Robots driving U.S. co-workers to substance abuse, mental health issues
While both countries saw reduced work-related injuries, in the U.S. exposure to robotics resulted in more adverse mental health effects whereas German workers saw no significant mental-health change.
Major study shows which supplements work for depression, anxiety and ADHD, and which don't
The new clinical guidelines are a significant piece of work that assists clinicians in an evidence-informed approach to the growing interest and use of supplements for major psychiatric disorders.
Higher risk of psychotropic medication after sexual harassment in the workplace
Harassment of any kind is due partly to a genetic tendency to bully, and also to stress and fear. People use harassment to establish dominance or to demonstrate dominance.
Childhood and adolescent suicides are a serious threat
Suicide is a leading cause of death among 10- to 14-year-olds in Florida. Studies in other US states as well as in Europe have come to broadly similar conclusions. What are we doing to our children?
When relationships break down, men are at risk of mental illness
When men transition out of relationships they are at increased risk of mental illness, including anxiety and depression, with marital separation quadrupling the risk of male suicide.
A new understanding of mental illness
The causes of psychiatric disorders are poorly understood. Now there is evidence that a wide range of early onset psychiatric problems (from depression, anxiety and addictions to dyslexia, bulimia, and ADHD) may be largely due to the combination of just three factors.
77 percent of suicides in UK and Europe are male
Step-by-Step, was launched in 2017 following a European Commission report which showed men account for 77 percent of all suicides in the continent. The project was based on the popular Men’s Sheds concept, which originated in 1980s Australia to improve the health and wellbeing of men deemed at high-risk of social isolation.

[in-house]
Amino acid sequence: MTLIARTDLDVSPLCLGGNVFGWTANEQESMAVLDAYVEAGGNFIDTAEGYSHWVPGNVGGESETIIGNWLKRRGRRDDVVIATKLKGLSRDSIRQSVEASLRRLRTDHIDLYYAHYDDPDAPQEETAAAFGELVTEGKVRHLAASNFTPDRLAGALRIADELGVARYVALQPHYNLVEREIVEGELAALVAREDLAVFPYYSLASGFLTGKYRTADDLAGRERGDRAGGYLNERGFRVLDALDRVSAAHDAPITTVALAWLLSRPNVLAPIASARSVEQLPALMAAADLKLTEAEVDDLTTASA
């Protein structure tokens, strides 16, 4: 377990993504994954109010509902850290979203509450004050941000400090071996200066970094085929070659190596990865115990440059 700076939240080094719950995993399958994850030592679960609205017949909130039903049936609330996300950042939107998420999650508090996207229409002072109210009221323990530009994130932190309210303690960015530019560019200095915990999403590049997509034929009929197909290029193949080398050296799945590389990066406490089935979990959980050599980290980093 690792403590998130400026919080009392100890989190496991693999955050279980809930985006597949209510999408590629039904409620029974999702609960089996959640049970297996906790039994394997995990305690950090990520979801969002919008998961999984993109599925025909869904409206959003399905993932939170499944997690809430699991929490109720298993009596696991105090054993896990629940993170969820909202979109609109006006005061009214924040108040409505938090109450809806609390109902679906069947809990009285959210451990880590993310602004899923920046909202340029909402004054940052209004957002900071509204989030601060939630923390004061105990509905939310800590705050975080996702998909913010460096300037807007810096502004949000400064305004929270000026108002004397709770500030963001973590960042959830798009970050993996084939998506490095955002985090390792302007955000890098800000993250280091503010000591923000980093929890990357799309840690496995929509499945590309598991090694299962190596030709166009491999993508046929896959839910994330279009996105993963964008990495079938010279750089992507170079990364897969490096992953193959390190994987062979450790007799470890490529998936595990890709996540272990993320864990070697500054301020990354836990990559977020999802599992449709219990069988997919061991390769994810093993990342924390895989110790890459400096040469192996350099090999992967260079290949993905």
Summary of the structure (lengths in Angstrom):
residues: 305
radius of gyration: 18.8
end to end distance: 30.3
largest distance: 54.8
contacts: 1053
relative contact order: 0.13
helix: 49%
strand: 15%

Toxic workplaces increase risk of depression by 300%
Psychosocial safety climate (PSC) is the term used to describe management practices and communication and participation systems that protect workers’ mental health and safety. Poor workplace mental health can be traced back to poor management practices, priorities and values, which then flows through to high job demands and low resources.
Bullying others increases the risk of developing mental health problems and vice versa
Bullying has attracted a lot of research attention over the last few years. We have come to realize that bullies attract people, get promoted faster than others and have higher incomes. They also create a great deal of mental ill-health.
Suicide among female nurses is double that of the general female population
Nurses and physicians face many similar risk factors for suicide, but in nurses those risk factors are potentially exacerbated by long hours and less autonomy. Has the focus on physician welfare come at the expense of the huge nursing workforce that, based on new data, appears at much higher risk?
Depressed people age more quickly
We have known for a long time that depression is responsible for a number of physical disorders including heart disease, cancer and diabetes. Now we find that it might have even more pernicious effects which are very relevant to the issue of longevity.
Variable pay schemes can make workers ill
The incentive provided by sales commissions and bonus payments is motivating. However, as variable pay increases, so do stress levels. When variable remuneration accounts for about 30% of total remuneration, the pressure to perform increases rapidly and performance decreases.
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